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I want to write a simple textbook on standard high-school level algebra.

Most of what we know about the field, we have known it for centuries. So I'm fairly certain the majority, if not the entirety, of the material to be presented in the text will be part of the open domain.

However, with that being said, it is crucial to mention that I don't remember every single theorem from the field so I will have to consult other texts and resources for compiling the book.

My question lies here. While the theorems may be read from other books, the knowledge is fairly general and well known. This is somewhat of a sticking point in Mathematics. If for example I want to talk about the precedence of the order of operations, it would unfeasible to trace back the development of this idea throughout history and all the notable mathematicians who have worked on it. This becomes more of a problem when I might have to cite texts/resources I've referenced for every trivial theorem. And then, there's also the issue about finding references for theorems and information that I feel is well known and can be considered "general knowledge."

I deeply respect and honor giving everyone due credit for their hard work; I'm just unsure how this is commonly done and accepted for writing math textbooks. I want to have a completely fair yet manageable balance between citing information and actually writing the text itself.

I'm completely new to writing textbooks; though my education and work in the field of math has inspired me to help and contribute to what has meant so much to me in my life.

I am deeply grateful to anyone who can help guide me on this new endeavor. If there are other legal issues that I should know of, I would be delighted to hear about them.

P.S. I am new to this SE site, so I'm not sure exactly what tags will be appropriate here. So please feel free to edit my question.

  • Welcome to Writers! I'm a touch unclear on one point: Are you asking what aspects of your sources you need to consider copyrighted? Are you asking how to cite other books in your textbook? Or both? – Neil Fein Feb 26 '17 at 3:44
  • @NeilFein That is a good question I hadn't considered. I would say asking about both is best for me. – ThisIsNotAnId Feb 26 '17 at 21:35
  • Thanks for clarifying. I've attempted a more descriptive title, do you feel it's accurate? If not, please feel free to revert my edit or change it further. – Neil Fein Feb 27 '17 at 1:21
  • @NeilFein Thank you for improving the question title. I feel it is much better! – ThisIsNotAnId Feb 27 '17 at 16:18
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It might be helpful to know that recipes can't be copyrighted https://www.copyright.gov/fls/fl122.html (so procedures by themselves are not copyrighted although you can't really copy blocks of wording).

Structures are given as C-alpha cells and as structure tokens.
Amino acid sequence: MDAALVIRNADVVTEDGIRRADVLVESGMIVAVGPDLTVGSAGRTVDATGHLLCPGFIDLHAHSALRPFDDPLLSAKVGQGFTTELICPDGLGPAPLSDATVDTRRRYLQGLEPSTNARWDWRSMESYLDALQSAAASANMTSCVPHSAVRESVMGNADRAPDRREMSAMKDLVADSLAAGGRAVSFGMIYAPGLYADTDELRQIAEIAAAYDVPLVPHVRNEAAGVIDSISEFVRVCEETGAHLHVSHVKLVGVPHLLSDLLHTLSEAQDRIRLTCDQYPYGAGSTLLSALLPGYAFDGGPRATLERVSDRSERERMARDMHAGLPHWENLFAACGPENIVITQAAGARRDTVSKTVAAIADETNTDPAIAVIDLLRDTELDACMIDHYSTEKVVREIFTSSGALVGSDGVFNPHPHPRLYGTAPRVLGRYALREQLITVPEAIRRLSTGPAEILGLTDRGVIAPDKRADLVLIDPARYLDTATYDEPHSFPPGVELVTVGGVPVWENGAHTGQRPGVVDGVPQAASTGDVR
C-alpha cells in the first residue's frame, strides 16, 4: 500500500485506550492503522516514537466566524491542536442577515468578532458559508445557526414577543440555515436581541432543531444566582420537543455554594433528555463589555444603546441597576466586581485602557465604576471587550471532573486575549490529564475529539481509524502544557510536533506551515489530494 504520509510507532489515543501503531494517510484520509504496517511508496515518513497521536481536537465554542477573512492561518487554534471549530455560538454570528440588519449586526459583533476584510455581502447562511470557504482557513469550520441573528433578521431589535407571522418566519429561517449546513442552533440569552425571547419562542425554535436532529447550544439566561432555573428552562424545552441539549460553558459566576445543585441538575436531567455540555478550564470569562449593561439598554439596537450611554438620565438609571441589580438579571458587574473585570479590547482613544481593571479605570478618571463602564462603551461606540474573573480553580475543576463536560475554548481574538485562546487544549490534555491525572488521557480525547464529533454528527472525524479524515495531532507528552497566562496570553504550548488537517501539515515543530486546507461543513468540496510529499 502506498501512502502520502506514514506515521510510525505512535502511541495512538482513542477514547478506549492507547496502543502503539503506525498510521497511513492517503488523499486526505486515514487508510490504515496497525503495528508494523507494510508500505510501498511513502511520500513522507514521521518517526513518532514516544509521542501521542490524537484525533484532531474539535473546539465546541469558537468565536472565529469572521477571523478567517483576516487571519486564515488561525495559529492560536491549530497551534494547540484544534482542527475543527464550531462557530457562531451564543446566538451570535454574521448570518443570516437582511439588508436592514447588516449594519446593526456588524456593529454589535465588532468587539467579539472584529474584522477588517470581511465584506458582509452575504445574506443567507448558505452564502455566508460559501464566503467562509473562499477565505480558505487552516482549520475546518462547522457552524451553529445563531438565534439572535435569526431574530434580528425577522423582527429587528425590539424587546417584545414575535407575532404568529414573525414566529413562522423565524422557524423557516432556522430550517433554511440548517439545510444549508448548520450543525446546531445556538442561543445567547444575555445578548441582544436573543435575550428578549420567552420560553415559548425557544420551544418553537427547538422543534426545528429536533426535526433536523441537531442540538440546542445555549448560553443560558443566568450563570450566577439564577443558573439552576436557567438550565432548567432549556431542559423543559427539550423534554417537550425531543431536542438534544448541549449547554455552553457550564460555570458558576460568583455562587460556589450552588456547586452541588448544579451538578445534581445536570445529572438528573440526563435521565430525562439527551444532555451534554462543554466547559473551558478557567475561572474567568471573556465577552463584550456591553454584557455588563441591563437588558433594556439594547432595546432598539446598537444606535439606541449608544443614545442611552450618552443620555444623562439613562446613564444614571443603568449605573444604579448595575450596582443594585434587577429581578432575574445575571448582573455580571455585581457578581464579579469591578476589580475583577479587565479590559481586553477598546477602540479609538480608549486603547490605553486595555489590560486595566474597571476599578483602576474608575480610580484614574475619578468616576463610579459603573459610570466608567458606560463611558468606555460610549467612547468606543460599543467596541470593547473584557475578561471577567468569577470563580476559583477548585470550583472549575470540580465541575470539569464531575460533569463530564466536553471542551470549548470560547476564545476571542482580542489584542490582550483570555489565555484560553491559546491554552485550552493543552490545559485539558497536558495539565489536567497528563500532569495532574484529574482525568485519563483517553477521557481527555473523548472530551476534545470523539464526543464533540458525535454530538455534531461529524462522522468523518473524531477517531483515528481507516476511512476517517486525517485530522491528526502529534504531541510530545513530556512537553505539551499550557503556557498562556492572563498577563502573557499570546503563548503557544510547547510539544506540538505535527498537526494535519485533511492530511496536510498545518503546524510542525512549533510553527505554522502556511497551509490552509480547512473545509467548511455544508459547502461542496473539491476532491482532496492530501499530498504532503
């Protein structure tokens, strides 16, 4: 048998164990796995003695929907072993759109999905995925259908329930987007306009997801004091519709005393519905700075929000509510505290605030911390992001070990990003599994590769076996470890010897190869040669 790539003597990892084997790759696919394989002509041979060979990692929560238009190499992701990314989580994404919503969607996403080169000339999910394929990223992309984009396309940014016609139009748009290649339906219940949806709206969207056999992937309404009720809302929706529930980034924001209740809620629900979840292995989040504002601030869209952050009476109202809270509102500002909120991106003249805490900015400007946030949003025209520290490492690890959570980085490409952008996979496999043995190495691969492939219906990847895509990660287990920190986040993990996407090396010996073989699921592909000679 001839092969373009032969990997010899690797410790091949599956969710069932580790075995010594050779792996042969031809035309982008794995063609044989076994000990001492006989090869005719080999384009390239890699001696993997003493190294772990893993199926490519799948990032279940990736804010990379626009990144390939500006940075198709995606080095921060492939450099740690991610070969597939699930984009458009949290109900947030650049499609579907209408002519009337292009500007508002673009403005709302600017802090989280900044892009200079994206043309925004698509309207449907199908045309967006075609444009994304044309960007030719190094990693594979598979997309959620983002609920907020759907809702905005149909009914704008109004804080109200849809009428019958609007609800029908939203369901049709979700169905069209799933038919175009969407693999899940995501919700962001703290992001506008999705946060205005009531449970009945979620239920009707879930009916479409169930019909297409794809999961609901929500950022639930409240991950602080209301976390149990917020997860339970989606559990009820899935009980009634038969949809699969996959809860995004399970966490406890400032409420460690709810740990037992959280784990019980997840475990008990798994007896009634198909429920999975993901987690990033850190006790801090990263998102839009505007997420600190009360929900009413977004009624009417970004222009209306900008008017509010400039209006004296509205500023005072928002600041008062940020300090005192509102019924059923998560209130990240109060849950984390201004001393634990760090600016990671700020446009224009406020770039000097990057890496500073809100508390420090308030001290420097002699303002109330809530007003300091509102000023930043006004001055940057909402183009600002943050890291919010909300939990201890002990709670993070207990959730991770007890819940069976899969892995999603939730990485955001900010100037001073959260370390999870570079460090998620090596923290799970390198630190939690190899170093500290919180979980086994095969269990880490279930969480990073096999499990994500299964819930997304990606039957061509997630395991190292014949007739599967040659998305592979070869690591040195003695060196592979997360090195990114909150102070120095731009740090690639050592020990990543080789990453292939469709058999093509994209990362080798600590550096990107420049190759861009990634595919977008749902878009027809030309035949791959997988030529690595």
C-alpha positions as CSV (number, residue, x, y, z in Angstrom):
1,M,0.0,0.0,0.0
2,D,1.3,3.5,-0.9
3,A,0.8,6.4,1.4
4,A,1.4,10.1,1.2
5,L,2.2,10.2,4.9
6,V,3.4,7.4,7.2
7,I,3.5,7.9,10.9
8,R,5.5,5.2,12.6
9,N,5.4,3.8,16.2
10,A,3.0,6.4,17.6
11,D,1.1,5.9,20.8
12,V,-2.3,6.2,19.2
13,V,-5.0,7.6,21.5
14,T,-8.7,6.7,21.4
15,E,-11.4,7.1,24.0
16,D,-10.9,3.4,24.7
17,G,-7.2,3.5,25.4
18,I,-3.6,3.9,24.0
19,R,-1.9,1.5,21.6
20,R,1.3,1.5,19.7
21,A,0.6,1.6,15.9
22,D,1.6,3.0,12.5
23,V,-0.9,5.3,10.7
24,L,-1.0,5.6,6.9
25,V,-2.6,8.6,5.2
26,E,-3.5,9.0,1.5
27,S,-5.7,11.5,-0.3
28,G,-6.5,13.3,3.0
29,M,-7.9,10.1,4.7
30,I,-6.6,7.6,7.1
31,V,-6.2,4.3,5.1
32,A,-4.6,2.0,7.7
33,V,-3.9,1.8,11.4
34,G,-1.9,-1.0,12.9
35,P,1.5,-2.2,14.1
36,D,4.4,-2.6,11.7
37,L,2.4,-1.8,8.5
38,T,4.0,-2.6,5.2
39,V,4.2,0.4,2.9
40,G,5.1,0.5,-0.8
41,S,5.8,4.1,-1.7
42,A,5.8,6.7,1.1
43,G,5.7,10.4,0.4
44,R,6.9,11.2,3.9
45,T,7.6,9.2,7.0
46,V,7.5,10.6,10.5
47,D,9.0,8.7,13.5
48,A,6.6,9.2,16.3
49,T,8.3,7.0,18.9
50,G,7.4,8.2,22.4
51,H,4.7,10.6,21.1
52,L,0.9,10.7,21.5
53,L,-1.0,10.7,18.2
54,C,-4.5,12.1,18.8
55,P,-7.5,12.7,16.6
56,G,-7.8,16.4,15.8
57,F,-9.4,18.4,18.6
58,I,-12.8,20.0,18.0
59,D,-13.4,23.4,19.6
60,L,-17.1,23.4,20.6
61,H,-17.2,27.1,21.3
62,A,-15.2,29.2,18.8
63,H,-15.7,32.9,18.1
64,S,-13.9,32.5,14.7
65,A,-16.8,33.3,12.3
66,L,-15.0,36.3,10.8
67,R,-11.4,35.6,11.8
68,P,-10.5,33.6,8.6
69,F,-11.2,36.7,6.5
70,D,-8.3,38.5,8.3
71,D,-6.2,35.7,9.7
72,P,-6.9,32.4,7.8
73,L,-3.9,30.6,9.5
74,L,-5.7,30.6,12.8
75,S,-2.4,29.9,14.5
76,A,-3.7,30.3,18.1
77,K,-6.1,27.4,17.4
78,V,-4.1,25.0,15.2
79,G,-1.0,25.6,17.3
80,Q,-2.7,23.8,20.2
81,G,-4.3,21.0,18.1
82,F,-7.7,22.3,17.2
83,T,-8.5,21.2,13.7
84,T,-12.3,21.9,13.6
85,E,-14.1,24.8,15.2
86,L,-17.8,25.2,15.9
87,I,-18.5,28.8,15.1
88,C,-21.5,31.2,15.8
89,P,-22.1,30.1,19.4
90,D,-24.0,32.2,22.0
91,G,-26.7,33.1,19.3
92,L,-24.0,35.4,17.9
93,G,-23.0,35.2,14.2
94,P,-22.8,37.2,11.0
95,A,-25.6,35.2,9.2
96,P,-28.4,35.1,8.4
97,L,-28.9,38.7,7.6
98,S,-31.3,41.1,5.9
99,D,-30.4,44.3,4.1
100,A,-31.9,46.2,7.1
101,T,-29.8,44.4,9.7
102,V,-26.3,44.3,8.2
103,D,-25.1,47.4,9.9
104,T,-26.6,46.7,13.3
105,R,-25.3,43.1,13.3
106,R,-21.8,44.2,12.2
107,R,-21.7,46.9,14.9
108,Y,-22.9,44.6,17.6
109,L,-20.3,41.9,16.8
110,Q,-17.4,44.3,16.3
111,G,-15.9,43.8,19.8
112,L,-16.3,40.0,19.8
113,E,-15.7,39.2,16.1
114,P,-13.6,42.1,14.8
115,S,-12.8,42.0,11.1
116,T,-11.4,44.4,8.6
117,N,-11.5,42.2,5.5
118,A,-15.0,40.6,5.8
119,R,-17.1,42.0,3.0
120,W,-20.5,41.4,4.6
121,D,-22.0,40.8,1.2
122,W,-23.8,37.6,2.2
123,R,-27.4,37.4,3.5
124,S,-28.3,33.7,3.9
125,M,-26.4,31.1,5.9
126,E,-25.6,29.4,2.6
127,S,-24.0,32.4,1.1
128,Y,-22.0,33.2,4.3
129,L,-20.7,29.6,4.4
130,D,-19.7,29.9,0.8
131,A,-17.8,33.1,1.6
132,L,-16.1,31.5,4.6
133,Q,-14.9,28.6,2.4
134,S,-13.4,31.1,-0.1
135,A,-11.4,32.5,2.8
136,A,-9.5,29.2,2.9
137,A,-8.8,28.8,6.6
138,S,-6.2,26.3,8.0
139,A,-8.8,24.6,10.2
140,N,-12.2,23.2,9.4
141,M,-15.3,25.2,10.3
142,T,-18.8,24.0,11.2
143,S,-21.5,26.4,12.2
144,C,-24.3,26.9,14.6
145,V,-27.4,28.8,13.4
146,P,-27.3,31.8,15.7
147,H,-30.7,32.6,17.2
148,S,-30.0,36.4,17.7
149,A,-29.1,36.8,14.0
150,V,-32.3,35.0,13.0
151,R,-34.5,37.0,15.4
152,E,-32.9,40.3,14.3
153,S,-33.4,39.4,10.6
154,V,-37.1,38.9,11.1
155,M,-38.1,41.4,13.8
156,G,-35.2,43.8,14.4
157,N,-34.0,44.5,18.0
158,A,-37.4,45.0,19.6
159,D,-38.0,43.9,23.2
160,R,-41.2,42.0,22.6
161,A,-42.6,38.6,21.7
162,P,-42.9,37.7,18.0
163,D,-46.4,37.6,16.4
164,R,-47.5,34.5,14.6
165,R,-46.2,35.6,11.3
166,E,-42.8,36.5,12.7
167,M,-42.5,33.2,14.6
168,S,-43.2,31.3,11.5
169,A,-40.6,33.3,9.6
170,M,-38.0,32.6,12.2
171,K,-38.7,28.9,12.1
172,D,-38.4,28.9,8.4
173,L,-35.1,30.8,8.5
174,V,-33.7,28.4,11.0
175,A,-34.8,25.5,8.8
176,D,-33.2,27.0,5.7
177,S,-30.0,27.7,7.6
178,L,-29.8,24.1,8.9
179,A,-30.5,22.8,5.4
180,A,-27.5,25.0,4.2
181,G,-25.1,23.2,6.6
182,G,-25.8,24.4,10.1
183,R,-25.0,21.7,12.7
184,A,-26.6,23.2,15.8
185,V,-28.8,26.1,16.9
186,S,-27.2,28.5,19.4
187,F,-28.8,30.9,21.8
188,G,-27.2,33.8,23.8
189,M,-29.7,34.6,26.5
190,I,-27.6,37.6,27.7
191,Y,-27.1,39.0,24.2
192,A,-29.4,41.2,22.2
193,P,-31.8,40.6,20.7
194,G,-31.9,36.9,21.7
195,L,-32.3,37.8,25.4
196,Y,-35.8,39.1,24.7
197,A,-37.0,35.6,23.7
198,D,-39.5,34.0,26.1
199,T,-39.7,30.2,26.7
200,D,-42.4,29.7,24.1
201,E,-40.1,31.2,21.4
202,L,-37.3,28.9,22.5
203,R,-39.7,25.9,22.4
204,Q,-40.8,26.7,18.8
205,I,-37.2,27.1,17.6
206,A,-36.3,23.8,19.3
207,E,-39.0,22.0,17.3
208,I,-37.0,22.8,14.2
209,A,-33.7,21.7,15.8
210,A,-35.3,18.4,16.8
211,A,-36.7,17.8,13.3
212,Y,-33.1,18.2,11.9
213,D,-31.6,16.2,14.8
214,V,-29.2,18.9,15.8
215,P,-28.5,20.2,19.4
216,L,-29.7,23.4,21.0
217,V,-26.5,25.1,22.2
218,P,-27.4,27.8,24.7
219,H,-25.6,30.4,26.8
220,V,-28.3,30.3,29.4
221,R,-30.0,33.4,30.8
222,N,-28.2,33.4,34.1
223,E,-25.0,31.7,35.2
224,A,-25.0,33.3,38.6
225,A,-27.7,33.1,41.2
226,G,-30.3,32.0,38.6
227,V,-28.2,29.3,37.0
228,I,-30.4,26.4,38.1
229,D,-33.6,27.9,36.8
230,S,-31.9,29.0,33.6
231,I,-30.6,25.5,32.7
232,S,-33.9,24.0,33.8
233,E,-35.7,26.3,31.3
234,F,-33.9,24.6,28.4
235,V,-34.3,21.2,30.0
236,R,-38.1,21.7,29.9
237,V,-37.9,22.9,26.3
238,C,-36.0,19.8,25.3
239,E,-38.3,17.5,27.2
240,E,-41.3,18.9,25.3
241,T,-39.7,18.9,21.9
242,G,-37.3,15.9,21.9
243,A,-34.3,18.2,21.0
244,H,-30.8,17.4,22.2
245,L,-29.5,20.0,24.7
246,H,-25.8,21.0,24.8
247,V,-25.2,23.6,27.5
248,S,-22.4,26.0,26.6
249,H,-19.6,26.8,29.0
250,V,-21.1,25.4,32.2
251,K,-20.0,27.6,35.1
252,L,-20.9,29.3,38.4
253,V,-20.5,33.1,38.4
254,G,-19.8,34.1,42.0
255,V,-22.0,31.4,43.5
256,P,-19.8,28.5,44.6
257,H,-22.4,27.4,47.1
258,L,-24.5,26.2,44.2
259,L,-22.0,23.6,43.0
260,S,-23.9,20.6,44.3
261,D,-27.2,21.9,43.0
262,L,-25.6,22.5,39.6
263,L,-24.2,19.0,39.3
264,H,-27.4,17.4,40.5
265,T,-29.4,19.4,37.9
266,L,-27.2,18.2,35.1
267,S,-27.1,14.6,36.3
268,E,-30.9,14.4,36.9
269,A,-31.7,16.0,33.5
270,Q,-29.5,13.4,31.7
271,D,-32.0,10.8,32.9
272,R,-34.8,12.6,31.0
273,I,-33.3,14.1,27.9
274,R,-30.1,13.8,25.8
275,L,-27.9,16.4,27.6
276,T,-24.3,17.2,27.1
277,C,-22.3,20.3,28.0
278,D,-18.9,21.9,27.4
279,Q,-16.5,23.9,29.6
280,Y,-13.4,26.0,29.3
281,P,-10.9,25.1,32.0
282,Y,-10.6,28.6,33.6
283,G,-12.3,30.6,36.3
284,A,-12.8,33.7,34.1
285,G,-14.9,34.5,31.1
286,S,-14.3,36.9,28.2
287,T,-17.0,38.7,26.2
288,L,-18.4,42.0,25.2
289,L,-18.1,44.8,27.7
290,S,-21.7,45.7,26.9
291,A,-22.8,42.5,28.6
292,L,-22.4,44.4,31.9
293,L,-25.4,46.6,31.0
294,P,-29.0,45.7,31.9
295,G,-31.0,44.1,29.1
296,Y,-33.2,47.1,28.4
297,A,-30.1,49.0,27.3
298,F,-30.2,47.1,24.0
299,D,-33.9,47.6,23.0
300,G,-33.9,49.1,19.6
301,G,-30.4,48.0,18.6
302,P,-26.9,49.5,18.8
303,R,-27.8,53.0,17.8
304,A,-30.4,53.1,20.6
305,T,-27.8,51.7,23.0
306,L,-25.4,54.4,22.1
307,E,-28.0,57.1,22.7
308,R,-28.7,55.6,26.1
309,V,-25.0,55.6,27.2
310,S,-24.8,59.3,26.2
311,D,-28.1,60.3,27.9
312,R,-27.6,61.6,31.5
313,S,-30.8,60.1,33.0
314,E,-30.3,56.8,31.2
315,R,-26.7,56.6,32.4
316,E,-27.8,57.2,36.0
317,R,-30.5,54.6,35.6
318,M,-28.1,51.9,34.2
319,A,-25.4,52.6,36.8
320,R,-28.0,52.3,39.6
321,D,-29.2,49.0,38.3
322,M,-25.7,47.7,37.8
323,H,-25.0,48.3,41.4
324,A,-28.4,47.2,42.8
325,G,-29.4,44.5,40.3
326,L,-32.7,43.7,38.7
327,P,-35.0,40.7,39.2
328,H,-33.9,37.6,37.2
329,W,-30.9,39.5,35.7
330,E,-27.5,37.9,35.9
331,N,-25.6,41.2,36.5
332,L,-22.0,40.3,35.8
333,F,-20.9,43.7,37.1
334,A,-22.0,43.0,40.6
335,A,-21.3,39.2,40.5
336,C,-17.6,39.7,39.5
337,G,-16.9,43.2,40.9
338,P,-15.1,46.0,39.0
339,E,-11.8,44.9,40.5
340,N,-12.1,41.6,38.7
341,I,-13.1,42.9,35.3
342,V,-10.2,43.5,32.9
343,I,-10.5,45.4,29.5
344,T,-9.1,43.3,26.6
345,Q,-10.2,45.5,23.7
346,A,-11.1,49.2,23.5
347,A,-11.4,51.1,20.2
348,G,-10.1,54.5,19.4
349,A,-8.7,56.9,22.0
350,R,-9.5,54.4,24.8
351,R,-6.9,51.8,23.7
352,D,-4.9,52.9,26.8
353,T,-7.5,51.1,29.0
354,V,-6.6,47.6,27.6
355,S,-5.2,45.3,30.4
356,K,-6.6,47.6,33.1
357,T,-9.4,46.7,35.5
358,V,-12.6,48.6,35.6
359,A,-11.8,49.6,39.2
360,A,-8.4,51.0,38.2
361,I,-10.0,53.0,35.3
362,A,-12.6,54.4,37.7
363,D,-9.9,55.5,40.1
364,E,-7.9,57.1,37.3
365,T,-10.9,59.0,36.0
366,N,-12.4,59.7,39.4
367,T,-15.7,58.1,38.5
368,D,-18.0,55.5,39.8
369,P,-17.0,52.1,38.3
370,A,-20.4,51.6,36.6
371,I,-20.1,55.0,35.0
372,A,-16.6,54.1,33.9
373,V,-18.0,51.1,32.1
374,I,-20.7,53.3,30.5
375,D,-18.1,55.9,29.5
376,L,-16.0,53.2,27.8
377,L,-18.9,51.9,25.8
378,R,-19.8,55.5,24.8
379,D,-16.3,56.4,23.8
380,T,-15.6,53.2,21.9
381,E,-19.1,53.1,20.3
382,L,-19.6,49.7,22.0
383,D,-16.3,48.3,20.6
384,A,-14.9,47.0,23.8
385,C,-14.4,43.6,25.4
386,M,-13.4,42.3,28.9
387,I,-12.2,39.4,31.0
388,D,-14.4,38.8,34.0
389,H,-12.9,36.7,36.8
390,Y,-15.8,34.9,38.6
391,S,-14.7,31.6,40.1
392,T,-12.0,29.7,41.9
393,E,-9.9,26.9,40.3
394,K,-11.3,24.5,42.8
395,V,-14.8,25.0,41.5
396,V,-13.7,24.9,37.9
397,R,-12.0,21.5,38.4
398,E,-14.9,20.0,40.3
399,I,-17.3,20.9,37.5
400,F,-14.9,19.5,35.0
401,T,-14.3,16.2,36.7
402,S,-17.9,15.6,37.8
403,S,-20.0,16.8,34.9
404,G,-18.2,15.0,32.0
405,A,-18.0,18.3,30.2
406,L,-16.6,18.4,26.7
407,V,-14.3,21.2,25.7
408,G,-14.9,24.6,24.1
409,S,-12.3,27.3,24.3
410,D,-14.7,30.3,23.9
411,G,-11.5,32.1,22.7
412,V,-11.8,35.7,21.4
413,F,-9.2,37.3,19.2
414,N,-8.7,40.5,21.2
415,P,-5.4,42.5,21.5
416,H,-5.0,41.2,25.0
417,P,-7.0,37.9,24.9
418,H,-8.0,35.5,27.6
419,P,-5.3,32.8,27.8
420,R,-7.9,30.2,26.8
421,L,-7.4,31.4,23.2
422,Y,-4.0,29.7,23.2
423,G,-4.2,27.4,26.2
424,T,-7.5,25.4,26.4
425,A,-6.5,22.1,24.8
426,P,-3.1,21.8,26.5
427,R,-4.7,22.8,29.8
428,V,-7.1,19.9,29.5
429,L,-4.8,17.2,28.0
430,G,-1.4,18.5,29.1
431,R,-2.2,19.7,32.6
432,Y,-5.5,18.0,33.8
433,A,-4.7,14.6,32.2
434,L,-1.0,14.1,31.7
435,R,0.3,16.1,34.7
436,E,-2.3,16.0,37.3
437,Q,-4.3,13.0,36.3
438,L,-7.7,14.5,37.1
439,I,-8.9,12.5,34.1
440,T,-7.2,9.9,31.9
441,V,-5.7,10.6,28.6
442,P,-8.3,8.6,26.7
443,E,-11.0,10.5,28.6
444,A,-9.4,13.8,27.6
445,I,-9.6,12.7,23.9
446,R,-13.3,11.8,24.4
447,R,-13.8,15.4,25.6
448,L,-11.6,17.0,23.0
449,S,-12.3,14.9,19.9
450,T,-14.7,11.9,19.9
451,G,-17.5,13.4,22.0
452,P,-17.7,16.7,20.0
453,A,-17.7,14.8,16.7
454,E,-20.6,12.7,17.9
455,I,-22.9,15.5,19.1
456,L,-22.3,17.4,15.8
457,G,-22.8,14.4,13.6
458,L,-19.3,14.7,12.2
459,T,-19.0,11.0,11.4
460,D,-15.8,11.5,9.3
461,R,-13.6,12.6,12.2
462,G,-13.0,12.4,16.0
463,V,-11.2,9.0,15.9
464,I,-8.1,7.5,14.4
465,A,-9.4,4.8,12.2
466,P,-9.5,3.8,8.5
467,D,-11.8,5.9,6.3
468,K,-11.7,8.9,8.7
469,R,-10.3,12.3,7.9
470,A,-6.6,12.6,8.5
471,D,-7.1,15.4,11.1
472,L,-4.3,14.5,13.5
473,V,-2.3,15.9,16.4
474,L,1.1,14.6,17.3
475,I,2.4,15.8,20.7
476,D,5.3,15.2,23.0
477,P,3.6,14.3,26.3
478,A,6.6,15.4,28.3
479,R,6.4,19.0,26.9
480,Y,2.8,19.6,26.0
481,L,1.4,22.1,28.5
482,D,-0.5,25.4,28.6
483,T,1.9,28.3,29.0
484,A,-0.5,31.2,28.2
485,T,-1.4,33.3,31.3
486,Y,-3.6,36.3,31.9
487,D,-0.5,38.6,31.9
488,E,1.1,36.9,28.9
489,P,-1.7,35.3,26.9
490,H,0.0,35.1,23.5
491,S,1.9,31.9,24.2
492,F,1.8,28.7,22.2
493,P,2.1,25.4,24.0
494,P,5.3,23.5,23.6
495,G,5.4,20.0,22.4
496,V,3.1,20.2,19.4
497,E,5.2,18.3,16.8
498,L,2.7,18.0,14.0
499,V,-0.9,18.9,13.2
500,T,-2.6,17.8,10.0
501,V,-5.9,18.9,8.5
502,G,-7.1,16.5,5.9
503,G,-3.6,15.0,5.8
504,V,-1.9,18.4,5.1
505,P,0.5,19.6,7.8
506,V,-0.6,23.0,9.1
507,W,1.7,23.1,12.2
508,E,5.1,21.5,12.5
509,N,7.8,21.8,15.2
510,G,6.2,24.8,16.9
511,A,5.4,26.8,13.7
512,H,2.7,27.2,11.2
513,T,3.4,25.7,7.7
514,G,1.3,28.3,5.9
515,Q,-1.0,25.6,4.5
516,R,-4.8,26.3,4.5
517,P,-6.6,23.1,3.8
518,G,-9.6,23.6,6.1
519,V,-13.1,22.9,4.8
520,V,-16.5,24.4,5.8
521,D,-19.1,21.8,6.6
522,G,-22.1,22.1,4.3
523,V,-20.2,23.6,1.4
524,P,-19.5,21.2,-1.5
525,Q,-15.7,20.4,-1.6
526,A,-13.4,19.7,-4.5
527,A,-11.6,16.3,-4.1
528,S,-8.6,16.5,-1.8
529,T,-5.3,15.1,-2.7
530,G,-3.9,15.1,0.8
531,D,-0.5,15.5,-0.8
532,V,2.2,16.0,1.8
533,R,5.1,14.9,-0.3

It also might help to know about which math titles are in the public domain and can be copied without any penalty. https://www.gutenberg.org/wiki/Mathematics_(Bookshelf)

(There might be others online, but Gutenberg usually does a more thorough copyright investigation).

My guess is that all you would need to do is to acknowledge books you referred to in a bibliography at the end.

You might find this Quora question to be useful: Are math problems copyrighted? and this Stack Exchange one: Copyright of mathematical formulas

Finally you could just summarize parts of books (for example) and as long as the organization of material and phraseology is not the same, you would have nothing to fear.

(I am not a lawyer, etc...).

I'd be more attentive to making the examples and illustrations unique and don't worry so much if the sequence of presentation resembles another work.

  • Thank you for taking the time to provide such a well referenced answer. I think it answers my question very nicely. – ThisIsNotAnId Feb 27 '17 at 16:40
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If you pick up several maths textbooks you will see they don't have bibliographies or give credit. Unless you copy the text, examples or structure of another text book you don't need to reference anything.

However, one thing you need to consider very carefully is exactly who your book is aimed at. In the UK it needs to be aimed at a year group and an exam board. There is no such thing as a general textbook. As well, for twelve to sixteen year olds the book would have to cover more than algebra -- schools don't want to buy one for algebra, one for fractions, one for trigonometry, etc. Other countries may be different.

  • Thank you for providing an answer. That's something I had not thought of. I would certainly need to look into organizing my book to address a larger audience in light of this. – ThisIsNotAnId Feb 27 '17 at 16:43

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